Seaweeds are attracting substantial interest as novel sources of sustainable food protein, as they are established sources of industrial hydrocolloids and have reasonable protein content. In this study we investigate the protein composition and quality of a seaweed protein extract (SPE) from Gigartina radula obtained as a side-stream from industrial carrageenan production. The SPE displayed low (<2%), but pH-dependent, aqueous solubility due to the harsh (heat and extreme pH) employed during extraction. Solubility was improved using buffer and detergent to facilitate proteomic characterization by quantitative LC-MS/MS. Proteomics revealed that the SPE was dominated by proteins related to light harvest and particularly rich in phycobiliproteins (44% relative molar abundance), where phycoerythrin was the most abundant (28%). Based on subcellular localization of identified proteins, the extraction method was evaluated as good for release of cellular protein. The SPE was found to be rich in essential amino acids (36-41%) and particularly in branched chain amino acids (22-24%) and thereby a potential source of nutritional food protein. Using bioinformatic prediction and structural modelling, we found that abundant proteins in the SPE contained high potential, novel emulsifier peptides with amphiphilic properties required to stabilize an oil/water interface. Based on this study, Gigartina could serve as a good candidate for extraction of sustainable and nutritious food protein and possibly be further processed to obtain a hydrolysate with good emulsifying properties for use in foods.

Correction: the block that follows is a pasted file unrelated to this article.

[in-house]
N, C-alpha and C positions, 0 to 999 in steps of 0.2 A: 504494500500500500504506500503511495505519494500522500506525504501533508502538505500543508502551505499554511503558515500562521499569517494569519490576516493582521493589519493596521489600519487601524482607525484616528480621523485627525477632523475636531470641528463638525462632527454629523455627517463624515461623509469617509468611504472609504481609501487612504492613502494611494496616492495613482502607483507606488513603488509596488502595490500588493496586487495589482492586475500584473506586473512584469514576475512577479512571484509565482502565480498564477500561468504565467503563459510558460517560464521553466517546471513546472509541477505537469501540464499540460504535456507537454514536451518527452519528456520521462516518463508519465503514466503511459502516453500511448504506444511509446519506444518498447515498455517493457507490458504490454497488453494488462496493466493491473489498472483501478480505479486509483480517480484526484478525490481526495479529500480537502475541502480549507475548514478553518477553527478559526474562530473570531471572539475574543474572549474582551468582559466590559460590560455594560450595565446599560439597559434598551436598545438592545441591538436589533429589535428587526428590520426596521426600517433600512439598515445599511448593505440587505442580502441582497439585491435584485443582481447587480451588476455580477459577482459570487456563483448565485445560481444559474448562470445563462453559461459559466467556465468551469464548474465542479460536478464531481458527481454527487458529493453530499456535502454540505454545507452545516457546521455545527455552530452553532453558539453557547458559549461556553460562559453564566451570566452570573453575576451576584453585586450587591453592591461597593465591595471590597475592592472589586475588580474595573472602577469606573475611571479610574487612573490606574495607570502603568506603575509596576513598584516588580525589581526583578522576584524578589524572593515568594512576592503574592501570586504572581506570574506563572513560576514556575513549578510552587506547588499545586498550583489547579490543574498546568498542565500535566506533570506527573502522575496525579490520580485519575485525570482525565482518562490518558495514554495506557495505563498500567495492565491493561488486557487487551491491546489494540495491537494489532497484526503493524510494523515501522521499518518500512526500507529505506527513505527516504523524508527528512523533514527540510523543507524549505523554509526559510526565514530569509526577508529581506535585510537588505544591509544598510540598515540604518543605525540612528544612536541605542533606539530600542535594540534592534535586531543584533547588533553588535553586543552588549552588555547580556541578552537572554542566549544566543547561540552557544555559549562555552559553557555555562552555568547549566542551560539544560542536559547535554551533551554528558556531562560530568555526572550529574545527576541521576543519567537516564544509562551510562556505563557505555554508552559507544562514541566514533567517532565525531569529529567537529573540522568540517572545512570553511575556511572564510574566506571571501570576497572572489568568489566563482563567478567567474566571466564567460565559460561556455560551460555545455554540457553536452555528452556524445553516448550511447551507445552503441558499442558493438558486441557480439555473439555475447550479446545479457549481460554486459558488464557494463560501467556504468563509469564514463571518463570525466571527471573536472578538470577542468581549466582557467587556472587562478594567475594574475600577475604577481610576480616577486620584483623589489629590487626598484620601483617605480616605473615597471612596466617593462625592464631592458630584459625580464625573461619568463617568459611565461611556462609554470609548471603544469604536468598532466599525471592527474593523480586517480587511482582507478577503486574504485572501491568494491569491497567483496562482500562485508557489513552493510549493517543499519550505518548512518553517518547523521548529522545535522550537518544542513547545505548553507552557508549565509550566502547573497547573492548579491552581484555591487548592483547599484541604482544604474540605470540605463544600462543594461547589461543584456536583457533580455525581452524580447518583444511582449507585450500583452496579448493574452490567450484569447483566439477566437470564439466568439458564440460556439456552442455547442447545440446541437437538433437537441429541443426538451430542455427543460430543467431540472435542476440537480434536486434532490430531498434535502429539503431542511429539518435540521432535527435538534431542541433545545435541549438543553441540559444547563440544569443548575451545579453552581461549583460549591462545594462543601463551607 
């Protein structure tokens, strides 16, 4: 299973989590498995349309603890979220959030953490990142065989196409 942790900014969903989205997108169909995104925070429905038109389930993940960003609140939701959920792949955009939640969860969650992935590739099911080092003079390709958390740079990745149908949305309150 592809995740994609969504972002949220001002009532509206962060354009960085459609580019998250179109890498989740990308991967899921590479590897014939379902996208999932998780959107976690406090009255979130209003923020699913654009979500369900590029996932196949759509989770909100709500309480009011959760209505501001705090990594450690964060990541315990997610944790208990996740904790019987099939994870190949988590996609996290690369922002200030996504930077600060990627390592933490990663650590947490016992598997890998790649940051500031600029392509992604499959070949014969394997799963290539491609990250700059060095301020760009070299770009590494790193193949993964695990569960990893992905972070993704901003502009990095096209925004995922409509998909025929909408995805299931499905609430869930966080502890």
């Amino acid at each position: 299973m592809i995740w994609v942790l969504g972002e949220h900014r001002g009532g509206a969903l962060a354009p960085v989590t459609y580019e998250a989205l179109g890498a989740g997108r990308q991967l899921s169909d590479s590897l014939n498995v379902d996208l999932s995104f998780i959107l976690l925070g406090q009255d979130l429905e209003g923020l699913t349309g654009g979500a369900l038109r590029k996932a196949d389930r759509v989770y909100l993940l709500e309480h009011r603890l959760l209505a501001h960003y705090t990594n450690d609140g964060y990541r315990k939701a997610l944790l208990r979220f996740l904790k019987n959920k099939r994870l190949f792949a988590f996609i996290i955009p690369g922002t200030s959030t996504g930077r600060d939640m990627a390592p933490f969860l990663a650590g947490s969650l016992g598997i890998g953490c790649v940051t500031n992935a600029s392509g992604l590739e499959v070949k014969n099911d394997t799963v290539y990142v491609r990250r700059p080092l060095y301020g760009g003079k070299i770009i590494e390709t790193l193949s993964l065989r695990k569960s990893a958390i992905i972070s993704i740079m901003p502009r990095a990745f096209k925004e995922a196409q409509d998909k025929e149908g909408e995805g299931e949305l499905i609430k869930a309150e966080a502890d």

Date made available26 Sept 2022
PublisherPRoteomics IDEntifications Database (PRIDE)

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